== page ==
Panelists include Sara Cureton, Director, the New Jersey Historical Commission; Gigi Naglak, Director of Grants and Programs, the New Jersey Council for the Humanities; Dorothy Guzzo, Executive Director, New Jersey Historic Trust; Sharnita Johnson, Program Director, Arts, the Geraldine R. Dodge Foundation; William Byrnes, Vice President of Grants, The Kirby Foundation; and Craig Weinrich, Director of Member Services, the Council of New Jersey Grantmakers. The workshop will conclude with a networking lunch.
This conversation with funders is sponsored by the New Jersey Historical Commission, the Mid-Atlantic Regional Center for the Humanities, the New Jersey Historic Trust, and the New Jersey Council for the Humanities.
*People with mobility and accessibility issues should park in the small upper lot.
The Lackawanna Historical Society will host the 2017 PHA Annual Meeting from October 12 – 14, 2017. Conference sites will include the Catlin House, Radisson Lackawanna Station Hotel, Heritage Room of the University of Scranton Library, and Steamtown National Historic Site. While proposals on all aspects of Pennsylvania and Mid-Atlantic history are encouraged, the program committee invites submissions on the theme, “Public Histories of the Mid- Atlantic,” which explores the many ways in which the public engages with the past. Local Arrangements Chair Mary Ann Moran-Savakinus and Program Committee Chair Silad Chamberlin look forward to welcoming you to the conference.
Focused on the continuing MAAM theme to push the envelope, “Making Museums Matter: From Advocacy to Action” will address the centrality of audience and communities to the success of our institutions during changing times. Pittsburgh’s renaissance from a rust-belt city to an urban center of thriving ethnic neighborhoods, progressive philanthropy, “good eats,” and great museums and cultural institutions, is the perfect setting to enter into conversation and debate about the challenges and opportunities of the coming months. Watch the MAAM website early this spring for a call for session proposals for the conference in Pittsburgh. MAAM turns 70 in Pittsburgh, so there will be plenty to celebrate and reflect upon during this landmark conference.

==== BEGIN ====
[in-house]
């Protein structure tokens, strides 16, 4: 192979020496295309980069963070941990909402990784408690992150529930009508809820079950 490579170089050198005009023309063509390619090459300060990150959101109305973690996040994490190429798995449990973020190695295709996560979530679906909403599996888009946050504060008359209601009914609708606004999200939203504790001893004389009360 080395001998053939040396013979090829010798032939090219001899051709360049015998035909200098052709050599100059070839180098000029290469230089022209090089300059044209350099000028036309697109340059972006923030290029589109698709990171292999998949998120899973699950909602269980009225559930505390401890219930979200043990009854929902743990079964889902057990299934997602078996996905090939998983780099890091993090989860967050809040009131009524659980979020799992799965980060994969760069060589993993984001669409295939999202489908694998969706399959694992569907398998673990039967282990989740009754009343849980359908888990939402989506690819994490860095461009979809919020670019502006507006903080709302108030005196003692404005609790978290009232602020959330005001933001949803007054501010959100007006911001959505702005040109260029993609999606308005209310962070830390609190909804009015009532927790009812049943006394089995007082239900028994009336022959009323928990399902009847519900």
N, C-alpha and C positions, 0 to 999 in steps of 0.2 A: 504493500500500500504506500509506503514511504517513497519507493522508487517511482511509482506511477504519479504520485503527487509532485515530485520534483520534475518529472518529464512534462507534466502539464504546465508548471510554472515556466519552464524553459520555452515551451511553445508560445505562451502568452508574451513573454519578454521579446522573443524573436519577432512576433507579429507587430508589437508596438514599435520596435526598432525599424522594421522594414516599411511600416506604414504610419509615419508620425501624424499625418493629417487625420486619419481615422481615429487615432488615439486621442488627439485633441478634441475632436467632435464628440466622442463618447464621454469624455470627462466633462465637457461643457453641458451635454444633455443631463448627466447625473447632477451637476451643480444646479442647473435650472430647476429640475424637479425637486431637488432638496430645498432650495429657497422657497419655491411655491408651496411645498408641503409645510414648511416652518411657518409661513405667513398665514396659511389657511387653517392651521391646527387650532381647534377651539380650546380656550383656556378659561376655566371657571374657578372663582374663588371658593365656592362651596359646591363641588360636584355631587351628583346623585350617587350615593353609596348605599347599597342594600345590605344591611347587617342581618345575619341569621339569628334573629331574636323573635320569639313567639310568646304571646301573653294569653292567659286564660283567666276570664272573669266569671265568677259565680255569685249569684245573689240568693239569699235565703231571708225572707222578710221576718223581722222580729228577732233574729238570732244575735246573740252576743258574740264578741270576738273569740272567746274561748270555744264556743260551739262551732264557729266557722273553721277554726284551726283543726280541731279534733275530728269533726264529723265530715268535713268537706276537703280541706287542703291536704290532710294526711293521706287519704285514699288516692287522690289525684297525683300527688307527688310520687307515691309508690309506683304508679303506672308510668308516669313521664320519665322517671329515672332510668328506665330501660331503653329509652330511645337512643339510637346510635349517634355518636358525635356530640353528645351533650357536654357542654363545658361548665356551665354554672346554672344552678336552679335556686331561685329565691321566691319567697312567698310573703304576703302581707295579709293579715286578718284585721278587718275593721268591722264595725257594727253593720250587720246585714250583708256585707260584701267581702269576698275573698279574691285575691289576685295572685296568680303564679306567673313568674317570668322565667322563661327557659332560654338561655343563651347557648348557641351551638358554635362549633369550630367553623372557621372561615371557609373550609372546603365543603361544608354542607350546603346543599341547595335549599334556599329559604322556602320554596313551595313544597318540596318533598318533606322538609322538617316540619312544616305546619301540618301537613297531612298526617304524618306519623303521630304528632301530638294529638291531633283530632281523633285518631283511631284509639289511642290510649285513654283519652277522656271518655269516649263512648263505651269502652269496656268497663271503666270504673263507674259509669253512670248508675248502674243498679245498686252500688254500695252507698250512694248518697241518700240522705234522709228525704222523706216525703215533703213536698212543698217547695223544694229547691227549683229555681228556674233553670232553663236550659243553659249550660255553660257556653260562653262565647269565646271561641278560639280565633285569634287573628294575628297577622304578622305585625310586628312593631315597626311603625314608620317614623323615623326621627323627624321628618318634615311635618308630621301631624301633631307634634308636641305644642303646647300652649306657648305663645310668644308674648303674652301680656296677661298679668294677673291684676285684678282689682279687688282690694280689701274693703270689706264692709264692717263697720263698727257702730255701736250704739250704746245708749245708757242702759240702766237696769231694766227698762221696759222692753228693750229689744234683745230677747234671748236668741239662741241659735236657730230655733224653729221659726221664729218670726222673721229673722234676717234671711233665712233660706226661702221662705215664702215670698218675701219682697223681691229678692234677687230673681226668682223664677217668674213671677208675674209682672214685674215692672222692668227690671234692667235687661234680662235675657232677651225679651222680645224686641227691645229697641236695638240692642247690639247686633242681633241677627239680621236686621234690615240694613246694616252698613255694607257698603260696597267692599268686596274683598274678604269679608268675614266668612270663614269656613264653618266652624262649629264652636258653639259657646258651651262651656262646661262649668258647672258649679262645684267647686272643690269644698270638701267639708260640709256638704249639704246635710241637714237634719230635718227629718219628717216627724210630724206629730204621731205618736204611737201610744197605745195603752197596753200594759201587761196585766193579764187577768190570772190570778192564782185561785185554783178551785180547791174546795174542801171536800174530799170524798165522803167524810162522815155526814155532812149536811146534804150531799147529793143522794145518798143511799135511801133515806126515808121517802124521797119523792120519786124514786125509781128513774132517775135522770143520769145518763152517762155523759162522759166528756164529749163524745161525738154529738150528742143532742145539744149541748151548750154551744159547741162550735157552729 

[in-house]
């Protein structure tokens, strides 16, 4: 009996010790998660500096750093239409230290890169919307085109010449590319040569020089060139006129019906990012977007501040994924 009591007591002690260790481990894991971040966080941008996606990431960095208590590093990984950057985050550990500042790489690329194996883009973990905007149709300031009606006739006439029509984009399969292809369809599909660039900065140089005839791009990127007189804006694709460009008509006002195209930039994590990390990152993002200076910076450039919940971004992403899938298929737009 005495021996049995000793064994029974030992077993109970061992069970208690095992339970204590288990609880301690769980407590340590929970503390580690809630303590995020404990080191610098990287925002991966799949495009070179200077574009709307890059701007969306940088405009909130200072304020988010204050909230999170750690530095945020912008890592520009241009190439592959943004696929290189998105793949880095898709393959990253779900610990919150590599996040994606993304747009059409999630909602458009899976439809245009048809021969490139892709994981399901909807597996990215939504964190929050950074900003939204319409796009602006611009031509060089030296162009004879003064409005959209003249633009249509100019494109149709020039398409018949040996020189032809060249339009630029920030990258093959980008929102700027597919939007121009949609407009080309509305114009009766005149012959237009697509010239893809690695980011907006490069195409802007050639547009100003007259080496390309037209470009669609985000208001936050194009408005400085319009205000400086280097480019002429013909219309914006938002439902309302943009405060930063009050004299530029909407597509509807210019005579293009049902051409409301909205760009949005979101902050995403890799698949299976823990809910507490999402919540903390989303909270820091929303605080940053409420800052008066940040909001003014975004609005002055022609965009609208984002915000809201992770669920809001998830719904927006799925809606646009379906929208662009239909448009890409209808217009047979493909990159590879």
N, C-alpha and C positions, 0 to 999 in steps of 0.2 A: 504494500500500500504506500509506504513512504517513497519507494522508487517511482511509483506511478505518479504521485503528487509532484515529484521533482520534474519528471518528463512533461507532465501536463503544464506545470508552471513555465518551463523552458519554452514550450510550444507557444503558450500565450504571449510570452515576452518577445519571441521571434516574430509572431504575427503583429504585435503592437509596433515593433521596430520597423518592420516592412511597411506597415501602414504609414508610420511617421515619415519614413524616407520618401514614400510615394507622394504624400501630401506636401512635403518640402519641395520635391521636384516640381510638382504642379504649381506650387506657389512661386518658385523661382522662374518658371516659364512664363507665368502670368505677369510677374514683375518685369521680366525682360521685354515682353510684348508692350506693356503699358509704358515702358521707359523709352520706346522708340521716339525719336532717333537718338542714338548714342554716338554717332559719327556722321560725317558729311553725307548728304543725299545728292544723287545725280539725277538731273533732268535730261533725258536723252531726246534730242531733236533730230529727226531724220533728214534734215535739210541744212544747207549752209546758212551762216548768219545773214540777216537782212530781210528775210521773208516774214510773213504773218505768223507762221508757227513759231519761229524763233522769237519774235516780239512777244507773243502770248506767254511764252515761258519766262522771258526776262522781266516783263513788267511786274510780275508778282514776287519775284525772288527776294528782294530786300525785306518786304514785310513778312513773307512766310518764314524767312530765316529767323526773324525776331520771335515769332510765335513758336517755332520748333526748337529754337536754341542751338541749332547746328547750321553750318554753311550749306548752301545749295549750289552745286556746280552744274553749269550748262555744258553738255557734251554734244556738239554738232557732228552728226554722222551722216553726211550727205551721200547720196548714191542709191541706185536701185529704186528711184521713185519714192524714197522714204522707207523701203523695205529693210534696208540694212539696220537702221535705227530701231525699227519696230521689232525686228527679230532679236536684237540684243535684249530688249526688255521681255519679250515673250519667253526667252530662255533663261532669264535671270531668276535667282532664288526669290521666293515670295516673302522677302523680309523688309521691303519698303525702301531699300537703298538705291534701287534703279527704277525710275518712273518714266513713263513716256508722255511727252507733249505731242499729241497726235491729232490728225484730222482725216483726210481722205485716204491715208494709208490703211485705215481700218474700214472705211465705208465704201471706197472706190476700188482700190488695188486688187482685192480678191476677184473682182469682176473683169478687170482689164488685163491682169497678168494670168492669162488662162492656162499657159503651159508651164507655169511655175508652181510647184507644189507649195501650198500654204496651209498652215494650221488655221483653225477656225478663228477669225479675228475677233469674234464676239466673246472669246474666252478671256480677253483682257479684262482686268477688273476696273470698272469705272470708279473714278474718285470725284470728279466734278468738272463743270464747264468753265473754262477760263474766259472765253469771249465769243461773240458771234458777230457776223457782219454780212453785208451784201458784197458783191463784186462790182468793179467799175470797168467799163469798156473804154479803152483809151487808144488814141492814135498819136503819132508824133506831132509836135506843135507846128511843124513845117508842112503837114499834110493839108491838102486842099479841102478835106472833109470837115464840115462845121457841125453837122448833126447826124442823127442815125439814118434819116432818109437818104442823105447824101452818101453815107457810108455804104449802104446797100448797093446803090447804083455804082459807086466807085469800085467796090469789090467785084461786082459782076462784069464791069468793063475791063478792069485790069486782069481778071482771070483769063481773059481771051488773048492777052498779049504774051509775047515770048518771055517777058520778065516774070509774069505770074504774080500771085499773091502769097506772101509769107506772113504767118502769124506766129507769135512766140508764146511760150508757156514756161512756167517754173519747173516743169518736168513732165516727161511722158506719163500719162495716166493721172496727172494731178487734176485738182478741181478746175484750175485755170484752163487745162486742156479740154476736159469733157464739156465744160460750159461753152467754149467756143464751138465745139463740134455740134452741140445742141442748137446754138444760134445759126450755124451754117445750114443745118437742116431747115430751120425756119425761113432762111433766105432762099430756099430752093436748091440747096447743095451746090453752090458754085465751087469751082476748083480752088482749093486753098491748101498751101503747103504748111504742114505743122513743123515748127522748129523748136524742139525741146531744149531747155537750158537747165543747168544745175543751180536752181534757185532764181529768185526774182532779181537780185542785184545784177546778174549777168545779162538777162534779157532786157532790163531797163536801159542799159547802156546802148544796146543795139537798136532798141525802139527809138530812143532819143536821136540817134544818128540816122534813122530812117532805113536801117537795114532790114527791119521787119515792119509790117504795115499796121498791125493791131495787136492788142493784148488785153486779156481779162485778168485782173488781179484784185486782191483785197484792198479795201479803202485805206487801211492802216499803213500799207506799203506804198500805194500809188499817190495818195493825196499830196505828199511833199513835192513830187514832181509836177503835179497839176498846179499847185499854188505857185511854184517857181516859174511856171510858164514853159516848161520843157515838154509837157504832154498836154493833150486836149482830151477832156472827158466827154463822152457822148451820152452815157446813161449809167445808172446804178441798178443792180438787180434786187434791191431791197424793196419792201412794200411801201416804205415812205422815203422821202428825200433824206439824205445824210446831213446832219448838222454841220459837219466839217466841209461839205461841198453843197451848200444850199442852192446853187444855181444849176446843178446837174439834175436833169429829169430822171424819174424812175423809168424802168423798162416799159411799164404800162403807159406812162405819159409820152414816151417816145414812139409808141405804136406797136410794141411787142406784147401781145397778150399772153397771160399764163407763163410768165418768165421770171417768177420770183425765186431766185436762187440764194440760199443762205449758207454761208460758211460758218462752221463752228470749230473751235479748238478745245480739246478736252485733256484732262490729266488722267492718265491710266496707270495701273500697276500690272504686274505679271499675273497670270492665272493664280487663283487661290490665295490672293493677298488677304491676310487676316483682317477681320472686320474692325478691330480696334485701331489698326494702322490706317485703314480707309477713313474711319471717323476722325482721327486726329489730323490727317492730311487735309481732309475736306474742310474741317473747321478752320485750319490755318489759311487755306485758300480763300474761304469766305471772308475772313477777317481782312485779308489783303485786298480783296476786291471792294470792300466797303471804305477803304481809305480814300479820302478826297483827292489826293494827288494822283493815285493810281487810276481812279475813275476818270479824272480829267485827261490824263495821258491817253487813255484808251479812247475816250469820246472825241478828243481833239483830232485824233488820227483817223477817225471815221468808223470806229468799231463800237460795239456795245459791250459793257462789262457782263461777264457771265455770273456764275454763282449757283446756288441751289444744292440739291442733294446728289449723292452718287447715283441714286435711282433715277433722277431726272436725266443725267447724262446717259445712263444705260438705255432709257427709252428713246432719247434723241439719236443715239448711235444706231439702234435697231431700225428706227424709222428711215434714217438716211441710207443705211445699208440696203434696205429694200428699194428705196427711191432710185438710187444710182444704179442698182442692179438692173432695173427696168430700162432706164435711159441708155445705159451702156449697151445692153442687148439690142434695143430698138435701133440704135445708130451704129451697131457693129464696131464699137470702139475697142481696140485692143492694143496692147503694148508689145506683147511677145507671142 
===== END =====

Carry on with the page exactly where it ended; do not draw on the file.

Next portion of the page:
In light of recent events in Charlottesville, Virginia and other cities across the nation, a panel discussion on Civil War Monuments has been planned in Cooper Union’s renowned Great Hall, on the subject of their meaning, the complex histories that surround their realization, and the current socio-political conditions that are causing their very existence to be reconsidered. Should these monuments be saved? Should they be torn down? Is it possible—or even appropriate—to make thoughtful, informed interventions into these works of public art that can preserve their history, diffuse the myth and polarization that surround them and serve as teaching moments for future generations? These and other questions will be posed during the program.
The 12th Biennial Symposium organized by the Latrobe Chapter of The Society of Architectural Historians, in collaboration with the DC Preservation League and The Catholic University of America, School of Architecture and Planning, explores the relationship between Federal and local interests as they relate to the built environment of greater Washington, DC.